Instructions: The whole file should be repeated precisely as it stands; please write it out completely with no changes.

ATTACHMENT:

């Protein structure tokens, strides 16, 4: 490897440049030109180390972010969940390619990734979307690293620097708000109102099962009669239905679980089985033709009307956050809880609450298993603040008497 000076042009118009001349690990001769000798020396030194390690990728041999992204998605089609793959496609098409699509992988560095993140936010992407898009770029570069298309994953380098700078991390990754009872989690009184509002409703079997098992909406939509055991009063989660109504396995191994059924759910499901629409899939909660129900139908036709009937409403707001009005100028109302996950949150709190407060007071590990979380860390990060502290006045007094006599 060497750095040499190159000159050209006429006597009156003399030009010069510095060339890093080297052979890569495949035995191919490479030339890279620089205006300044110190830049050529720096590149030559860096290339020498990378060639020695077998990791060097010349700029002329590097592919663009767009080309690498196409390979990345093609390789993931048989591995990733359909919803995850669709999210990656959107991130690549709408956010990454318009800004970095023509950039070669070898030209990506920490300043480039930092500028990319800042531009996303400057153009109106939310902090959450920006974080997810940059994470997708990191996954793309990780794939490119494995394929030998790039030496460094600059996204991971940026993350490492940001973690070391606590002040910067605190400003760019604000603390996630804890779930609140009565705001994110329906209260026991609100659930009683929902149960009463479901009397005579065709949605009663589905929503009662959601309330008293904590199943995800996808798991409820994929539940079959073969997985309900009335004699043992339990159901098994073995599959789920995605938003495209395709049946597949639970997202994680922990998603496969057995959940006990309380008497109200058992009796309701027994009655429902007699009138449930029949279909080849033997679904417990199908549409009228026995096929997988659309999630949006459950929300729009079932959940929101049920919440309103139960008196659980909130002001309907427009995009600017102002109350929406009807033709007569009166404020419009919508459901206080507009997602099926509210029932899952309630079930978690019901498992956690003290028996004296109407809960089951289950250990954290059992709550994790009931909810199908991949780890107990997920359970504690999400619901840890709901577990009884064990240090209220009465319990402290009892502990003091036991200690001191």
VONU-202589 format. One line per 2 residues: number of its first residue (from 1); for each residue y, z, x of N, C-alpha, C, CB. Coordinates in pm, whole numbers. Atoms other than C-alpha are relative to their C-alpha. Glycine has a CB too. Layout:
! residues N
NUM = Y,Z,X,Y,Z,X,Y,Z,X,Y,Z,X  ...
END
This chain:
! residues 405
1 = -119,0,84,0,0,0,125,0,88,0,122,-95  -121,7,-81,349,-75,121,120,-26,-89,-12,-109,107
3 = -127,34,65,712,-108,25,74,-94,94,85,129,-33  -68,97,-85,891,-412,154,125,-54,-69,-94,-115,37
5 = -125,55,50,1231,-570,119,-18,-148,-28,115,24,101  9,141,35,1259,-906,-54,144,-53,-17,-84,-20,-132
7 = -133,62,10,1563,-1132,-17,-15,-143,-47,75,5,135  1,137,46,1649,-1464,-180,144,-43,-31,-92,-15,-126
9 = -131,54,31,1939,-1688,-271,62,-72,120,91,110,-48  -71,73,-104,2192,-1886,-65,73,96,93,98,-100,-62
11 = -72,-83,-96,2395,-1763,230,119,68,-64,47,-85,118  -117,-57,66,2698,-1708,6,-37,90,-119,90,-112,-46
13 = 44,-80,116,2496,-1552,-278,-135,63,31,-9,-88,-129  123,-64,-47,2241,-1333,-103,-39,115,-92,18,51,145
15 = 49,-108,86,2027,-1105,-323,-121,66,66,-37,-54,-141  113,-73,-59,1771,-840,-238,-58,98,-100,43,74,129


């Protein structure tokens, strides 16, 4: 490897440049030109180390972010969940390619990734979307690293620097708000109102099962009669239905679980089985033709009307956050809880609450298993603040008497 000076042009118009001349690990001769000798020396030194390690990728041999992204998605089609793959496609098409699509992988560095993140936010992407898009770029570069298309994953380098700078991390990754009872989690009184509002409703079997098992909406939509055991009063989660109504396995191994059924759910499901629409899939909660129900139908036709009937409403707001009005100028109302996950949150709190407060007071590990979380860390990060502290006045007094006599 060497750095040499190159000159050209006429006597009156003399030009010069510095060339890093080297052979890569495949035995191919490479030339890279620089205006300044110190830049050529720096590149030559860096290339020498990378060639020695077998990791060097010349700029002329590097592919663009767009080309690498196409390979990345093609390789993931048989591995990733359909919803995850669709999210990656959107991130690549709408956010990454318009800004970095023509950039070669070898030209990506920490300043480039930092500028990319800042531009996303400057153009109106939310902090959450920006974080997810940059994470997708990191996954793309990780794939490119494995394929030998790039030496460094600059996204991971940026993350490492940001973690070391606590002040910067605190400003760019604000603390996630804890779930609140009565705001994110329906209260026991609100659930009683929902149960009463479901009397005579065709949605009663589905929503009662959601309330008293904590199943995800996808798991409820994929539940079959073969997985309900009335004699043992339990159901098994073995599959789920995605938003495209395709049946597949639970997202994680922990998603496969057995959940006990309380008497109200058992009796309701027994009655429902007699009138449930029949279909080849033997679904417990199908549409009228026995096929997988659309999630949006459950929300729009079932959940929101049920919440309103139960008196659980909130002001309907427009995009600017102002109350929406009807033709007569009166404020419009919508459901206080507009997602099926509210029932899952309630079930978690019901498992956690003290028996004296109407809960089951289950250990954290059992709550994790009931909810199908991949780890107990997920359970504690999400619901840890709901577990009884064990240090209220009465319990402290009892502990003091036991200690001191």
VONU-202589 format. One line per 2 residues: number of its first residue (from 1); for each residue y, z, x of N, C-alpha, C, CB. Coordinates in pm, whole numbers. Atoms other than C-alpha are relative to their C-alpha. Glycine has a CB too. Layout:
! residues N
NUM = Y,Z,X,Y,Z,X,Y,Z,X,Y,Z,X  ...
END
This chain:
! residues 405
1 = -119,0,84,0,0,0,125,0,88,0,122,-95  -121,7,-81,349,-75,121,120,-26,-89,-12,-109,107
3 = -127,34,65,712,-108,25,74,-94,94,85,129,-33  -68,97,-85,891,-412,154,125,-54,-69,-94,-115,37
5 = -125,55,50,1231,-570,119,-18,-148,-28,115,24,101  9,141,35,1259,-906,-54,144,-53,-17,-84,-20,-132
7 = -133,62,10,1563,-1132,-17,-15,-143,-47,75,5,135  1,137,46,1649,-1464,-180,144,-43,-31,-92,-15,-126
9 = -131,54,31,1939,-1688,-271,62,-72,120,91,110,-48  -71,73,-104,2192,-1886,-65,73,96,93,98,-100,-62
11 = -72,-83,-96,2395,-1763,230,119,68,-64,47,-85,118  -117,-57,66,2698,-1708,6,-37,90,-119,90,-112,-46
13 = 44,-80,116,2496,-1552,-278,-135,63,31,-9,-88,-129  123,-64,-47,2241,-1333,-103,-39,115,-92,18,51,145
15 = 49,-108,86,2027,-1105,-323,-121,66,66,-37,-54,-141  113,-73,-59,1771,-840,-238,-58,98,-100,43,74,129